The European Crisis in Sixteen Tweets

Much confusion comes from the idea that “a single currency” is a straightforward, normal state and “exit” from it a dramatic rupture.

Ensuring that claims on all banks are treated as equivalent is a utopian dream even in a single political unit; it requires constant intervention to even approximate.

“Greece” is simply the label currently put on the underlying contradictions of euro project.

Whether Greece” exits” or not, that project remains allowing unlimited financial flows based on the unanchored expectations of financial markets…

… and then demanding that real productive activity and standards of living adjust to accommodate them.

Since this would destroy society if really adhered to, the system is buffered with offsetting public flows, on conditions set by unaccountable authorities.



There is no sense in which default “leads to” exit. Creditors will attempt to force exit, as punishment for default.

Greek default will stress banks throughout Europe. In response ECB says it will increase liquidity for non-Greek banks, cut off liquidity for Greek banks.

Recall that in 2011-2012, sovereign debt yields reached 7% in Spain and Italy, 12% in Ireland, 14% in Portugal. Certain default if they had stayed there.

Rates fell only after ECB intervened in markets & explicitly promised to prevent defaults. ECB commitment convinced private holders to accept lower yields.

ECB continues to support markets for sovereign debt of countries other than Greece, in order to keep them at small premium to German debt.

Recall that after 2011, Spain and Italy both accumulated Target balances that dwarfed official aid to Greece…

… in part because ECB loosened collateral requirements for banks there. Meanwhile, collateral requirements for Greek banks have been tightened.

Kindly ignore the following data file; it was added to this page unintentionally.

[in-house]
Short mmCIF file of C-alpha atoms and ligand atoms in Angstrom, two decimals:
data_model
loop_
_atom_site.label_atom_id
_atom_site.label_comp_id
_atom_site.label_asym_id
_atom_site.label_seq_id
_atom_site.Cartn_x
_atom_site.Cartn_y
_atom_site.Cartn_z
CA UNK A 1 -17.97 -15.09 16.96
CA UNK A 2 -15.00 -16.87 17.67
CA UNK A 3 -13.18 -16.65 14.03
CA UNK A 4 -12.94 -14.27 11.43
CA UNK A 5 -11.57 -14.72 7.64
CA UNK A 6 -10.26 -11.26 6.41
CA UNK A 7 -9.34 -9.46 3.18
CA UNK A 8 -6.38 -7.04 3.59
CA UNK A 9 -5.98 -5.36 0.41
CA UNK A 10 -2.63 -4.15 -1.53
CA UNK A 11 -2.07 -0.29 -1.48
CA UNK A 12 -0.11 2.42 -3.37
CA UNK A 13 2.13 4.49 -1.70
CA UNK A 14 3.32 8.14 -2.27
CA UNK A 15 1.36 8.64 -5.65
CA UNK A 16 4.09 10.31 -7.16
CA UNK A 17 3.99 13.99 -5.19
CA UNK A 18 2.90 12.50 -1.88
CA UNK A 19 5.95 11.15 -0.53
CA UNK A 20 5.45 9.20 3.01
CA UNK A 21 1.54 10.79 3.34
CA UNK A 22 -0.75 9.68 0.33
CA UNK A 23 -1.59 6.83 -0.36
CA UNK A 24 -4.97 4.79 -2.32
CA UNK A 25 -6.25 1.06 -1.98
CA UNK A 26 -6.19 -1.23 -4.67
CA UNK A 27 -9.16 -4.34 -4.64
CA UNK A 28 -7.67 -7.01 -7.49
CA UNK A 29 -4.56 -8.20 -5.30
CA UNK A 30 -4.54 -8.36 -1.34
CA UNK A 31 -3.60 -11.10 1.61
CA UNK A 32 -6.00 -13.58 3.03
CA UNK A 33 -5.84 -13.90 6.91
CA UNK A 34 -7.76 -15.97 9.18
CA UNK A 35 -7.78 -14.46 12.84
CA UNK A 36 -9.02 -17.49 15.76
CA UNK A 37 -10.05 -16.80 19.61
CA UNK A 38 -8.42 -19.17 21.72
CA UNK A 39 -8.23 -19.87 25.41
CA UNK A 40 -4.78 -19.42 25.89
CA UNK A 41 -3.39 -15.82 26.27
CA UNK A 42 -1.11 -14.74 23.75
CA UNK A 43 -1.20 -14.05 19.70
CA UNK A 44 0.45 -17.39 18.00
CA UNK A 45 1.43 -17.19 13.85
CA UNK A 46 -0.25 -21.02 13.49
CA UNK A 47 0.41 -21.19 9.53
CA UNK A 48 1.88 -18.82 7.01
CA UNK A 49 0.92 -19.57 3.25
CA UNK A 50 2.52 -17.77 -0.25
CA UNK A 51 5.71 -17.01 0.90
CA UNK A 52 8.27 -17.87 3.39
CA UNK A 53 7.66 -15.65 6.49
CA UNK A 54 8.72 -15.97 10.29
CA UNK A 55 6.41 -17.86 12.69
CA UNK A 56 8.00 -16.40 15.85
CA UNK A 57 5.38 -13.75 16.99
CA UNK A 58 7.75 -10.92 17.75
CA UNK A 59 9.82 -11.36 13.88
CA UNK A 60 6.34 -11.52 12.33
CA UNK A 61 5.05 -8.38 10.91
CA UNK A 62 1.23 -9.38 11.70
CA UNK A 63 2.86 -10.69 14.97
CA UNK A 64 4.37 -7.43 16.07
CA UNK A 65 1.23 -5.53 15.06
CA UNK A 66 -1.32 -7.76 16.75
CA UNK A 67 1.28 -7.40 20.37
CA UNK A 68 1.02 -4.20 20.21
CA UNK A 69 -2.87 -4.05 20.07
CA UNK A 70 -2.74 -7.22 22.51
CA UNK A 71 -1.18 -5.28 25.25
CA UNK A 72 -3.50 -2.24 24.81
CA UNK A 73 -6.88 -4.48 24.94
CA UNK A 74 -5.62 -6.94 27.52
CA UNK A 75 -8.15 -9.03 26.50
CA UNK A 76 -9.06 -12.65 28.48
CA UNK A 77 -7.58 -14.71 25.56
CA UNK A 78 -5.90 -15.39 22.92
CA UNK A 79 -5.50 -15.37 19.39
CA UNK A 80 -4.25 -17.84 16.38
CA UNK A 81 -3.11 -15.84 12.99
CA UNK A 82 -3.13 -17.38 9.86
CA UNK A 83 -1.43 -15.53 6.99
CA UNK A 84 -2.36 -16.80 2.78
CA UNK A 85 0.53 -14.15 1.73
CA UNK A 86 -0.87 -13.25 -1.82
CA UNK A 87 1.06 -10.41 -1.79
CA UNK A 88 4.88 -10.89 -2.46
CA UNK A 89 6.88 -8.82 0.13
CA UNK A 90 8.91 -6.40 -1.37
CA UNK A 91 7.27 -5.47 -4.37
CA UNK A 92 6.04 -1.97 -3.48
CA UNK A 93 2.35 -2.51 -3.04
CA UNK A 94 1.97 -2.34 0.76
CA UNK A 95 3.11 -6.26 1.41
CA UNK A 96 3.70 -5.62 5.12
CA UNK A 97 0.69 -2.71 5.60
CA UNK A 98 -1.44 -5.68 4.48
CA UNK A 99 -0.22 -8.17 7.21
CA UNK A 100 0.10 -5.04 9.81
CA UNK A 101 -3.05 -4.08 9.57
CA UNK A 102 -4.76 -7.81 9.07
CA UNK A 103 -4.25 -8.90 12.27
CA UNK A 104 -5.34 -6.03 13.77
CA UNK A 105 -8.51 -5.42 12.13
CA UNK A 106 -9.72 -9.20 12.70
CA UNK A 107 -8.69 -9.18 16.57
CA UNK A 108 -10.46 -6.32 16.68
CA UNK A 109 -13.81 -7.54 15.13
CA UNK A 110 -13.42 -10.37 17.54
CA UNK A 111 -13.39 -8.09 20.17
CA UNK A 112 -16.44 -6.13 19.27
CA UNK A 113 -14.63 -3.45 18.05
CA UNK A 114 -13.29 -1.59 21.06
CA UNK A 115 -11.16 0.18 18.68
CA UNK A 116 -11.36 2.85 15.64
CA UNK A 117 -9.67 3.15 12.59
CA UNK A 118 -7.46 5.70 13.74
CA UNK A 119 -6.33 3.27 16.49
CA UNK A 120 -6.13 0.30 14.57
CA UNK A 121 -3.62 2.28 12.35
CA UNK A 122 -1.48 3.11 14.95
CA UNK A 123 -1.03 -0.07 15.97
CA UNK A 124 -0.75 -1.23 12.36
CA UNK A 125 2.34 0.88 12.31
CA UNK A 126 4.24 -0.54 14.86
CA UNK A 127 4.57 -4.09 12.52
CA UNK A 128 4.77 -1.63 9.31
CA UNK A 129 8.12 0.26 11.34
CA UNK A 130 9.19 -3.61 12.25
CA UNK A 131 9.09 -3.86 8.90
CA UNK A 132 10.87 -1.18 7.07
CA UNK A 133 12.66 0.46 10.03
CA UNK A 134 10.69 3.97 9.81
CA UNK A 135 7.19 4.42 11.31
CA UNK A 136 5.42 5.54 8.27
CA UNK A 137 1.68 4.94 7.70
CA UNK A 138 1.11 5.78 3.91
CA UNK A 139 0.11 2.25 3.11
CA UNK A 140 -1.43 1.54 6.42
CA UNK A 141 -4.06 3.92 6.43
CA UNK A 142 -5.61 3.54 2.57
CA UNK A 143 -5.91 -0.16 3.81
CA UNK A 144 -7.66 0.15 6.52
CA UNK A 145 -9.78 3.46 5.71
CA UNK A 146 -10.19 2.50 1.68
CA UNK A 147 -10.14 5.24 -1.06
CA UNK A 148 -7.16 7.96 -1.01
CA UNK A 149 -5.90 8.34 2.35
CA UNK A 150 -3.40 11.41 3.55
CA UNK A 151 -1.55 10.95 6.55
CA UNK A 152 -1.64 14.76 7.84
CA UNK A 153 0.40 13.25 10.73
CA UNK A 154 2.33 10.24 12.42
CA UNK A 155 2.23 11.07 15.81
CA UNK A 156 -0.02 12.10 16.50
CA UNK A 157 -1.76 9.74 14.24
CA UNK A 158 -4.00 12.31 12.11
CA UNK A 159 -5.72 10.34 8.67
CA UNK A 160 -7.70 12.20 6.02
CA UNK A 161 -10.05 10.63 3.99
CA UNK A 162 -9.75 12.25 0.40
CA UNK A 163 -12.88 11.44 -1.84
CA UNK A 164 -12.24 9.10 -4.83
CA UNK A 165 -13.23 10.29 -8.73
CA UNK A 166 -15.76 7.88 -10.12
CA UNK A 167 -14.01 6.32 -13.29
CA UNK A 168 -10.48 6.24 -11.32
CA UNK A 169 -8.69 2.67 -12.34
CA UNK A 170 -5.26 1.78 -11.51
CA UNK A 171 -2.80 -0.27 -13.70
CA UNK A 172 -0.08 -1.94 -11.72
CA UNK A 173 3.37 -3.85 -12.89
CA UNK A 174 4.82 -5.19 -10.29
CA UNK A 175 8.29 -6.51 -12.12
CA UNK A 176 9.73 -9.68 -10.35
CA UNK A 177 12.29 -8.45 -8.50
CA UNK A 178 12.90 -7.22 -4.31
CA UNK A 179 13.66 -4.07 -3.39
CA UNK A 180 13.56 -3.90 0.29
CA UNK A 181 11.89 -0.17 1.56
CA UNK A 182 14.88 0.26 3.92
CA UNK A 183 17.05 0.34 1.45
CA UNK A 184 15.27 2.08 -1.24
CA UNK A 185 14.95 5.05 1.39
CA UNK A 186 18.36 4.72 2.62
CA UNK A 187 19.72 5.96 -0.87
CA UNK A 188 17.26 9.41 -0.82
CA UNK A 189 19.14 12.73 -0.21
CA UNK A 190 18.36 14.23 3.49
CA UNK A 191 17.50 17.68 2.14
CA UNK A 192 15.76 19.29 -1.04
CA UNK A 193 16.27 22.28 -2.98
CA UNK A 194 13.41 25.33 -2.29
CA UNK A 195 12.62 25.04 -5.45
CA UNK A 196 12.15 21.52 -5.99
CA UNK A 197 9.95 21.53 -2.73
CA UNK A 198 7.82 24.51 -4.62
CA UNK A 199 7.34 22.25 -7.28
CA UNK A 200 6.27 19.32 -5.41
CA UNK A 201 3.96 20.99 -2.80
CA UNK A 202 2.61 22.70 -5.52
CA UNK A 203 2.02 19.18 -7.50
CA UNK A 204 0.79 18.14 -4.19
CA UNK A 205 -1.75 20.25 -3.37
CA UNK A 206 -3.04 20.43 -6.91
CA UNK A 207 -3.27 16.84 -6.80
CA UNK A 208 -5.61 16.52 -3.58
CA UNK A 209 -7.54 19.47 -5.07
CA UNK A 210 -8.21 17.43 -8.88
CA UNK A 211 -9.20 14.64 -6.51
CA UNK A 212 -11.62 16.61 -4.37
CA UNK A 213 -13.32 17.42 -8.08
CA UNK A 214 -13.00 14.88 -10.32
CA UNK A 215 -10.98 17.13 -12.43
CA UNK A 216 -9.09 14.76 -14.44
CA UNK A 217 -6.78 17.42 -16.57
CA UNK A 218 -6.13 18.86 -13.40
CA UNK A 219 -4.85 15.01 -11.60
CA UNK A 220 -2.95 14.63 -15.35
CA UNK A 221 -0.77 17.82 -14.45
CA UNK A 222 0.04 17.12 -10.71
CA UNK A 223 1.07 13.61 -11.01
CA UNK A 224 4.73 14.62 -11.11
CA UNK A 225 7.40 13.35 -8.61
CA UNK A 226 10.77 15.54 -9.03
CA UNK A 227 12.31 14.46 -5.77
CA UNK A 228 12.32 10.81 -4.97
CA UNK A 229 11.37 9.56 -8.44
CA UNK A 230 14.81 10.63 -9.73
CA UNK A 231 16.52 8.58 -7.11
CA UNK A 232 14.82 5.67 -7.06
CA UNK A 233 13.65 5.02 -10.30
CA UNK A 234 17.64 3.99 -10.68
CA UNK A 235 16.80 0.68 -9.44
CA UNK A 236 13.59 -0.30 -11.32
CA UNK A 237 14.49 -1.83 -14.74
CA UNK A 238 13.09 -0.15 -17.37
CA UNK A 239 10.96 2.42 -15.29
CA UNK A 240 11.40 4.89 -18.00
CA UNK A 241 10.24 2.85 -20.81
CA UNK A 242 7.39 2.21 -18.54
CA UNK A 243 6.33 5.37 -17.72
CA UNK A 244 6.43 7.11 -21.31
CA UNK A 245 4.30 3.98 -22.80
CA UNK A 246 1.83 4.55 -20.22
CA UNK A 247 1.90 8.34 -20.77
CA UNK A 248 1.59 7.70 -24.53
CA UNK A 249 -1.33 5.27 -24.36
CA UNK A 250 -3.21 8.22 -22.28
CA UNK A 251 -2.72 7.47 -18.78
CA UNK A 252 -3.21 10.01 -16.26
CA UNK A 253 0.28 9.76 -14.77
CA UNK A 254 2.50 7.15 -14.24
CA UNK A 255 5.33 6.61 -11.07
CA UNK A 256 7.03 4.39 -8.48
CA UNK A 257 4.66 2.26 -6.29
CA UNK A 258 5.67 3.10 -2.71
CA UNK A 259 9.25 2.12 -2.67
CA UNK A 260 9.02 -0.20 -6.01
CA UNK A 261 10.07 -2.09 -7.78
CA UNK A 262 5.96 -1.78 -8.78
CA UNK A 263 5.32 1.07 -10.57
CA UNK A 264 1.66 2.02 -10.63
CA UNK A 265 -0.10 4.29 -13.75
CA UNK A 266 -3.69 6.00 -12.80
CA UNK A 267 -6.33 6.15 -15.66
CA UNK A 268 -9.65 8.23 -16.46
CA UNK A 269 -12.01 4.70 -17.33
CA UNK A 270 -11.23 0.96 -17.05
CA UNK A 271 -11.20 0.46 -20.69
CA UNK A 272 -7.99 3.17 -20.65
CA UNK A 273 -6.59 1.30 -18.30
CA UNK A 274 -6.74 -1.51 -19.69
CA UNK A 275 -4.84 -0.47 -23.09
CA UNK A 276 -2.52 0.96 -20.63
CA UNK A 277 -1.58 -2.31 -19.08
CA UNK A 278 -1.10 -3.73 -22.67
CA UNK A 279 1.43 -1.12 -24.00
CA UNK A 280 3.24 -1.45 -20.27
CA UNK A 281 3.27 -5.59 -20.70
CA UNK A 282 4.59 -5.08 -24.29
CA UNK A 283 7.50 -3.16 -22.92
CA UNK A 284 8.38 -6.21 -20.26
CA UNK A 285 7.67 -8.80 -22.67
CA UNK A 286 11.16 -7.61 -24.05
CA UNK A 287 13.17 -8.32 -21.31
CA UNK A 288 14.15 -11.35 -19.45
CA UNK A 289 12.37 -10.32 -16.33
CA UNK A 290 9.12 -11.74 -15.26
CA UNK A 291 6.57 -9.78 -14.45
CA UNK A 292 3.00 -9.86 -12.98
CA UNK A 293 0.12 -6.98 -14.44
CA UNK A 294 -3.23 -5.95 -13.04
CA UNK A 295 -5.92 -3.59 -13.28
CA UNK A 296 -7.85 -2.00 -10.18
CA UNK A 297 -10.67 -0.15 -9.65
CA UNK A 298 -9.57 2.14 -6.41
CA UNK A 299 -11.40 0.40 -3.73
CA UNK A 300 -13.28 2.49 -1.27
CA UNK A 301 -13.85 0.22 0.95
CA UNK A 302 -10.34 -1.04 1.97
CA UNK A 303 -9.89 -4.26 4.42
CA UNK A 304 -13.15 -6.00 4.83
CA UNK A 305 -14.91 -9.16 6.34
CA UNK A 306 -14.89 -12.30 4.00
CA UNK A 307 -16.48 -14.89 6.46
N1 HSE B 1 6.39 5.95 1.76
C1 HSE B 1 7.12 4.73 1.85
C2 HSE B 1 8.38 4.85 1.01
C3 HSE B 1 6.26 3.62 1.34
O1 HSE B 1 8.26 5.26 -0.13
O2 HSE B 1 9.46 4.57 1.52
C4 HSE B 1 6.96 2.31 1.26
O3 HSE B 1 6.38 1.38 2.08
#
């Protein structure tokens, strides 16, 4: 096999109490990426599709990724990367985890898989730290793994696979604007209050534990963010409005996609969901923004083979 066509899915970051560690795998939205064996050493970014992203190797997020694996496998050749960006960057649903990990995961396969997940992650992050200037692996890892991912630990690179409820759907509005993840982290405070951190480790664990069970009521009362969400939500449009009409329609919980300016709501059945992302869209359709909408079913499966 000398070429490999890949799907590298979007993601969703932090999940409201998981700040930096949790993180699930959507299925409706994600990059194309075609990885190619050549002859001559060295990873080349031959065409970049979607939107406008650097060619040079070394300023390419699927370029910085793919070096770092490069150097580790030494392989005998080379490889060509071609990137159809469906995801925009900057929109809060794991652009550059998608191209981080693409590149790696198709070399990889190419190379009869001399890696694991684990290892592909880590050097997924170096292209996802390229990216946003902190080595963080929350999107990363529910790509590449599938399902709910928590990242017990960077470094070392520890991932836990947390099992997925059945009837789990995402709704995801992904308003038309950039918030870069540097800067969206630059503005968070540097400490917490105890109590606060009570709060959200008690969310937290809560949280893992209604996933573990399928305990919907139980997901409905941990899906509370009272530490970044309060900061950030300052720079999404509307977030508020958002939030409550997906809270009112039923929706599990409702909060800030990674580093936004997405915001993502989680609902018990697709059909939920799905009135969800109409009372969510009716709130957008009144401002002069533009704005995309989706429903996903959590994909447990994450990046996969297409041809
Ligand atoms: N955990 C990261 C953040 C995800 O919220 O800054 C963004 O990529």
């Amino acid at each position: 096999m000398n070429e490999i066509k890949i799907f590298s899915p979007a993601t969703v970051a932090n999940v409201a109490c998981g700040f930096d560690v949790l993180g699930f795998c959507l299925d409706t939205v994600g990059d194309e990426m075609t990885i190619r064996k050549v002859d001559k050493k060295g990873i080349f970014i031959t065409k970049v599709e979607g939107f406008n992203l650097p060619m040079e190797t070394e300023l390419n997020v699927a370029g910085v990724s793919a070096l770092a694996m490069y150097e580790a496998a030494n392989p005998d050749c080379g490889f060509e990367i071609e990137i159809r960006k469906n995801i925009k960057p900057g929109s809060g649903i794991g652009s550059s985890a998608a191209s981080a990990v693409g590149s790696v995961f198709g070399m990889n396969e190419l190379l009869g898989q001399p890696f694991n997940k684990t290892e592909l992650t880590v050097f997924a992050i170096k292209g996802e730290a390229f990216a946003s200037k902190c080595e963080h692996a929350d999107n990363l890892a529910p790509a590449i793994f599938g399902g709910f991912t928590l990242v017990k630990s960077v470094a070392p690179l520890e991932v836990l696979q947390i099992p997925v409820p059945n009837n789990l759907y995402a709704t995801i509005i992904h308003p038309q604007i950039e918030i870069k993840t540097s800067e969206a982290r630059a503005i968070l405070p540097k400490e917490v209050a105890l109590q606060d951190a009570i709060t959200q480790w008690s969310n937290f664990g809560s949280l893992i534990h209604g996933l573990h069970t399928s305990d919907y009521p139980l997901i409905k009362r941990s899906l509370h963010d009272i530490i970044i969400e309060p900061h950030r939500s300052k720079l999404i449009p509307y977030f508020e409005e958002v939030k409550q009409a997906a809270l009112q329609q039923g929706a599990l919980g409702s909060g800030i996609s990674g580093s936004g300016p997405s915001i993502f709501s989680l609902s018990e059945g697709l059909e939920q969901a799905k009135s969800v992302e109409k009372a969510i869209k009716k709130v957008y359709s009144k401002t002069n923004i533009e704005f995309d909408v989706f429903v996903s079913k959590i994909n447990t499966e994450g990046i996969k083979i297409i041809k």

If ECB treated Greece the same as Spain, Italy etc, there would be no crisis. With “whatever it takes” guarantee, markets would be happy to hold Greek debt.

If ECB treated Spain, Italy, Portugal, Ireland as they’ve treated Greece, those countries would have crises like Greece, including defaults.

There is a crisis in Greece and not the other deficit countries because the authorities have chosen for the crisis to be in Greece.



One thought on “The European Crisis in Sixteen Tweets”

  1. I see that many economists believe that the problem is the currency union, is this what you mean?

    In my opinion, the problem is different: we have a need for capitalistic systems to accumulate capital/wealth faster than income growth (at least I think so), and in recent decades this happened through an increase in aggregate debt levels, both private and public, and a large parte of this is caused by government policies, such as, for example, disinflationary policies. The increasing wealth to income ratio causes crises, that fall randomly on the ones that are the weakest link of the chain in that particular moment (in this instance, Greece).

    For example, it seems to me that most of the problem of the EU could be solved by higly inflationary policies, but such policies would require to “punish the savers” and increase workers’ negotiating position, so the EU chose not to.

    Do you think that a bout of high inflation could not solve EU’s problems? If not, why not?

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